Native 9-year-old lady spreading consciousness, serving diabetes group

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UNIVERSITY HEIGHTS, Ohio (WJW) – She’s only 9, but Autumn Daniel knows her purpose.

She read me part of a letter she wrote when she was 6: “I have T1D. I know finding out that you have T1D is really scary in the beginning, but you are not alone. I’m here with you, ”said the letter.

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The fourth grader was diagnosed with type 1 diabetes at the age of 3. Mom Chastidy said Autumn’s school got in touch and said she had to urinate frequently.

“My mother happened to be off that day,” said Chastidy. “She went and picked her up, took her to the pediatrician. When he tested her blood sugar she was over 400. “

Every child is slightly different, but a safe range for fall is between 70 and 150.

“Basically, with type 1, your pancreas just stopped working. It’s not hereditary, it has nothing to do with environmental factors, nothing she ate, she didn’t do anything wrong, ”said Chastidy.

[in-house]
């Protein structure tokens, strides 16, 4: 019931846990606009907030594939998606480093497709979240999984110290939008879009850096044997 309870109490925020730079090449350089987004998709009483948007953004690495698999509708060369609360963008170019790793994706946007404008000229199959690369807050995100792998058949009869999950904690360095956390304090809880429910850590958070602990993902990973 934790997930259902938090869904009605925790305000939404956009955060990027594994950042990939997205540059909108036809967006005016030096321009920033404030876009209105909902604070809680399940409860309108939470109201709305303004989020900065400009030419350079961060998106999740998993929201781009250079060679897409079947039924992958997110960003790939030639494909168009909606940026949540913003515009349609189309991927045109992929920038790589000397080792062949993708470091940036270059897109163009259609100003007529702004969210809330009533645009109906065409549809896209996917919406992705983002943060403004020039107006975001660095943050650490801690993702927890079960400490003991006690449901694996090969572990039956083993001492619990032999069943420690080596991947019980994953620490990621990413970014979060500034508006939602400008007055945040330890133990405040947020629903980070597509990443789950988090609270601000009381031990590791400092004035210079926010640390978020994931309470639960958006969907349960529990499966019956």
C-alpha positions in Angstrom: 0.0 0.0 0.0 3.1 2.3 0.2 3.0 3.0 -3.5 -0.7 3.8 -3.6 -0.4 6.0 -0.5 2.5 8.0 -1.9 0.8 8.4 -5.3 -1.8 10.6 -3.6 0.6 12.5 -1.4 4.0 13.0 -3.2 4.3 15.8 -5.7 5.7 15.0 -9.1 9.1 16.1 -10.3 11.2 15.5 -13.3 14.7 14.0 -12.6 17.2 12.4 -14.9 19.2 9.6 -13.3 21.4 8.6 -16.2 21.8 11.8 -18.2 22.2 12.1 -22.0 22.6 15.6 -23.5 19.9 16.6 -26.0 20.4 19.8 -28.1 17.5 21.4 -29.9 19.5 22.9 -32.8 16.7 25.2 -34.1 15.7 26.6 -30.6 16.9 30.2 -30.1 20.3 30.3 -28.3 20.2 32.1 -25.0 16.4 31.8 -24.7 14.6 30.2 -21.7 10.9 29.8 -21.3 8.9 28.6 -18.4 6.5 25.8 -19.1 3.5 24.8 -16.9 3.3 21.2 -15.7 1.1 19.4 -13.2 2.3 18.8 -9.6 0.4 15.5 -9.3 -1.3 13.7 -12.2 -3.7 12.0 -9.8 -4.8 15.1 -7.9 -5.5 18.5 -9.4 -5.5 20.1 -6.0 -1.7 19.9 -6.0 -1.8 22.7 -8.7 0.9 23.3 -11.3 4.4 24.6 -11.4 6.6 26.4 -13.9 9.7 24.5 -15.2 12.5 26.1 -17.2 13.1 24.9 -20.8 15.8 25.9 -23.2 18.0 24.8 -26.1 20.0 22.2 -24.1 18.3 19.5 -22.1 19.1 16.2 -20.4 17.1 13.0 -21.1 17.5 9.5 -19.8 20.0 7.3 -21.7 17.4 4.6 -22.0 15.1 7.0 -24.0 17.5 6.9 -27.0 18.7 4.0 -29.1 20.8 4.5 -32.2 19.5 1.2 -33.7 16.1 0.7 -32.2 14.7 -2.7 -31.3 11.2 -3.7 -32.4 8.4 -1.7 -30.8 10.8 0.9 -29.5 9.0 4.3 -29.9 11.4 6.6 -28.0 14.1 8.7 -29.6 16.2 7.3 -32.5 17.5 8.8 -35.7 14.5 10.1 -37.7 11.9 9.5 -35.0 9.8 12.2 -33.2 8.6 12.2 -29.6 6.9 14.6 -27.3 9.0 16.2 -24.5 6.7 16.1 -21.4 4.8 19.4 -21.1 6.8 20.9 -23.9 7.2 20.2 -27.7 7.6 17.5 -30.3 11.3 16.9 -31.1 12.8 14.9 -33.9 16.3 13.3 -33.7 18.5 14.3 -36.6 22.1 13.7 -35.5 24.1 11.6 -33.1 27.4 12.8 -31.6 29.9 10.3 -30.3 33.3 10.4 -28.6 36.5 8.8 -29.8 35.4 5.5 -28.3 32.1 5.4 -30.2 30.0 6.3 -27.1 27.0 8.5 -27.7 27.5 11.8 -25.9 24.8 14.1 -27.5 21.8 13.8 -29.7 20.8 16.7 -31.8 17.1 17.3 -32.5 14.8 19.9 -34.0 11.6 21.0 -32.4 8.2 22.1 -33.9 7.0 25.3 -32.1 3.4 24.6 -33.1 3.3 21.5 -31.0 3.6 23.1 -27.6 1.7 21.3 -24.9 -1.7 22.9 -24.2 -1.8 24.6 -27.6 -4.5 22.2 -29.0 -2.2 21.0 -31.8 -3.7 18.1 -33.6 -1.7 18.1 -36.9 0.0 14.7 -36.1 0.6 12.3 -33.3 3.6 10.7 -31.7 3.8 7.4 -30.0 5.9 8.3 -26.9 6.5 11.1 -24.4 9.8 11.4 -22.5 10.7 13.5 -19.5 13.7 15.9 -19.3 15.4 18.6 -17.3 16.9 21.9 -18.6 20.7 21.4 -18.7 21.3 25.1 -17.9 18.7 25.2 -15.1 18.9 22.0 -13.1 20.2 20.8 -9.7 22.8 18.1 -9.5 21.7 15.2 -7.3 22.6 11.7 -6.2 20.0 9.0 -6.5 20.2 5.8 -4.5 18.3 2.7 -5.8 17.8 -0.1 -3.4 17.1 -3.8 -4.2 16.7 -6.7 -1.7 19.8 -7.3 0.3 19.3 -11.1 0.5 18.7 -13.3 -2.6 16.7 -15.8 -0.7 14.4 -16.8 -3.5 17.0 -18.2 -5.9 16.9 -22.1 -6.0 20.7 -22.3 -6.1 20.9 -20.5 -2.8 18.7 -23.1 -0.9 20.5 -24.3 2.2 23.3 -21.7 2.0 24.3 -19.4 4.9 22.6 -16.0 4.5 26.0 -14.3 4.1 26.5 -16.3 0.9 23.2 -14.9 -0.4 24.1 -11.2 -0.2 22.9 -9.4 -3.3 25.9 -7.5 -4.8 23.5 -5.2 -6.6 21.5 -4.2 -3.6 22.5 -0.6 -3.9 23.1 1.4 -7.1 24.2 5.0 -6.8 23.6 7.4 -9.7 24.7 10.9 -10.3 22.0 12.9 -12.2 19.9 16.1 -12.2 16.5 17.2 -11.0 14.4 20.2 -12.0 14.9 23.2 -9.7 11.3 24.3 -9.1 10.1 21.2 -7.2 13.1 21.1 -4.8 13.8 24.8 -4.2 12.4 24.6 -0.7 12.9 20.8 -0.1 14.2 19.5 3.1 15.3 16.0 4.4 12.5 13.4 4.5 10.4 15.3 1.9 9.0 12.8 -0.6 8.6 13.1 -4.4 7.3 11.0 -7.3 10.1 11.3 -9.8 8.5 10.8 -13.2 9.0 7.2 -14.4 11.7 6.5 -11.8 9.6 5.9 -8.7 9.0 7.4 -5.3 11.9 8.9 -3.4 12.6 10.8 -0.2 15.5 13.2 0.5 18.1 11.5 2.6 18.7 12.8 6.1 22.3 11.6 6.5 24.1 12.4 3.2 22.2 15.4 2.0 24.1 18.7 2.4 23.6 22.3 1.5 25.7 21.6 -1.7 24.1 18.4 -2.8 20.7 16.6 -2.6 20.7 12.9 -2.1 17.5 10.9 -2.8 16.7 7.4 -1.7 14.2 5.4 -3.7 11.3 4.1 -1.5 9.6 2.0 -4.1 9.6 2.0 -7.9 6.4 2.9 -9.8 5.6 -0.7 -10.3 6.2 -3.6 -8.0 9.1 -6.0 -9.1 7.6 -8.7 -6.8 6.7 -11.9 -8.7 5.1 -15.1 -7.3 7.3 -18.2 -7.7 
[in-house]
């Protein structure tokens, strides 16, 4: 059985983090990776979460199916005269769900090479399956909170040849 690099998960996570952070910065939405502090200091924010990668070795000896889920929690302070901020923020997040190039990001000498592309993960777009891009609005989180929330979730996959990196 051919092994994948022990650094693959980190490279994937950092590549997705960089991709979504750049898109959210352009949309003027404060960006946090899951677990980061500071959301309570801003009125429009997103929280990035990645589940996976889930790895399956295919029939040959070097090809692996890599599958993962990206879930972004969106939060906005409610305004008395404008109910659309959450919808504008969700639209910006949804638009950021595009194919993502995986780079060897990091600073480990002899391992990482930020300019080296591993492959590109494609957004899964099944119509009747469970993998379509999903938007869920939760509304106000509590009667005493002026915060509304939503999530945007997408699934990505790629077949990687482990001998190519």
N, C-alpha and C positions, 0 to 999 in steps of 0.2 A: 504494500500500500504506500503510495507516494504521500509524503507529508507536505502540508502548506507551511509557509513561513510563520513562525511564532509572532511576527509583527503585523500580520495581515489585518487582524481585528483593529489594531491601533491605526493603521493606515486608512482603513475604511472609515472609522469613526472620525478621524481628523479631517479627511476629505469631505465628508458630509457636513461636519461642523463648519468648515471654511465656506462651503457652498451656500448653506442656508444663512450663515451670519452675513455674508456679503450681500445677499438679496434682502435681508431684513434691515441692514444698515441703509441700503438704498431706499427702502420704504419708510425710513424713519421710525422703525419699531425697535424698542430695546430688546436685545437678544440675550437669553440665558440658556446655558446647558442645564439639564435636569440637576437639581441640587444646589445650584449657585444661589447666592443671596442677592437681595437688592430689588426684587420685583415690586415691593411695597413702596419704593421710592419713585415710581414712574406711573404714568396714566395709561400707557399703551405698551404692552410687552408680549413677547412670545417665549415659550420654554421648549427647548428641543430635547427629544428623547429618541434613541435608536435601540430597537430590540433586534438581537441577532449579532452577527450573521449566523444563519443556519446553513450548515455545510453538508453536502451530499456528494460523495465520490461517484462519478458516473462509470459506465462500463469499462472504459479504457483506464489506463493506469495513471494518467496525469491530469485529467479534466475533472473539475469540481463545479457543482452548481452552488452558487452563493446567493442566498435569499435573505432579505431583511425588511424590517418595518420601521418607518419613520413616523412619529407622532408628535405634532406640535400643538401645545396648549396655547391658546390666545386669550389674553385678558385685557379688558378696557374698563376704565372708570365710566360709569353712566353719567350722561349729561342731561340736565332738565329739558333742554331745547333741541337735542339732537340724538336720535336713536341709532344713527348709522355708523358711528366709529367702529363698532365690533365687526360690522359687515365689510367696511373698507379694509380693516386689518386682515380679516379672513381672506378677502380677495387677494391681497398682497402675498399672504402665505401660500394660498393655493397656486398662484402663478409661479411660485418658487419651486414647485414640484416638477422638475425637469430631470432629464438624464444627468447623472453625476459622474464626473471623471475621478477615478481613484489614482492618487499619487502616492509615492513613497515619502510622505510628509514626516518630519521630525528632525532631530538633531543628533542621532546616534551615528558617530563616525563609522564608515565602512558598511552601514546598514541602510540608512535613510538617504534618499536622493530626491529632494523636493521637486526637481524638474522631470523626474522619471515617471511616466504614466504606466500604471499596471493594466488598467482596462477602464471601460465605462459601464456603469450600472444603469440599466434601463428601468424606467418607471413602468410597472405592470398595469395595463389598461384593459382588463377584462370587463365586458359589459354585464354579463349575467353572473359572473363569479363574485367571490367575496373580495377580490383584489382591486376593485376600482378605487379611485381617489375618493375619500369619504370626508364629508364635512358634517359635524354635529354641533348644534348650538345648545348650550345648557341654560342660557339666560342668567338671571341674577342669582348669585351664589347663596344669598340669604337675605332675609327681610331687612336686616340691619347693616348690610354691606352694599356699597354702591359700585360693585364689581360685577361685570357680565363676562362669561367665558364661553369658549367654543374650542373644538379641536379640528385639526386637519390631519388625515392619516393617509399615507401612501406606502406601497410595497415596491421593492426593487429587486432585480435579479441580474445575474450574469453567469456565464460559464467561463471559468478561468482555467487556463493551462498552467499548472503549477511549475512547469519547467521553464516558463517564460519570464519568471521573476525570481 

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She is one of 1.6 million Americans living with the autoimmune disease, according to the Juvenile Diabetes Research Foundation (JDRF).

“Type 1 diabetes is pretty tough, but once you have it you will get used to it. I have to count all the carbs, ”said Autumn.

But from her diagnosis came the idea of ​​creating awareness through “T1DLooksGoodonMe”, an organization she built when she was 6 years old.

“It started when a boy in the playground called me contagious because I have type 1 diabetes,” she recalls. “I was scared and embarrassed, so I made it so that no one would have to feel like me.”

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Autumn and her mother designed several clothes and household items to celebrate the strength of those who need to check their blood sugar levels every day. All proceeds go to this community through things like donations to JDRF, sponsoring a child for a diabetes camp, and their free Sweet Life Essential kits for newly diagnosed families.

The kits contain insulin pen needles, syringes, measuring cups and a calculator to help you count carbohydrates, as well as helpful recipes, snacks and a water bottle.

Autumn and her mother then drop the kits off at diabetes camps, or newly diagnosed families can request and send a kit to them on social media or their website.

And when they open it, they find a letter from a friend. “Have no fear. You can do it. Xoxo, Autumn, ”she said as she read the end of the letter.

Autumn and her mom are working on setting up a mobile clinic this summer to test people’s blood sugar levels if they have symptoms of diabetes. They also hope to be able to carry out a “Fun Run” fundraising campaign this year.

You can learn more about T1DLooksGoodonMe here.

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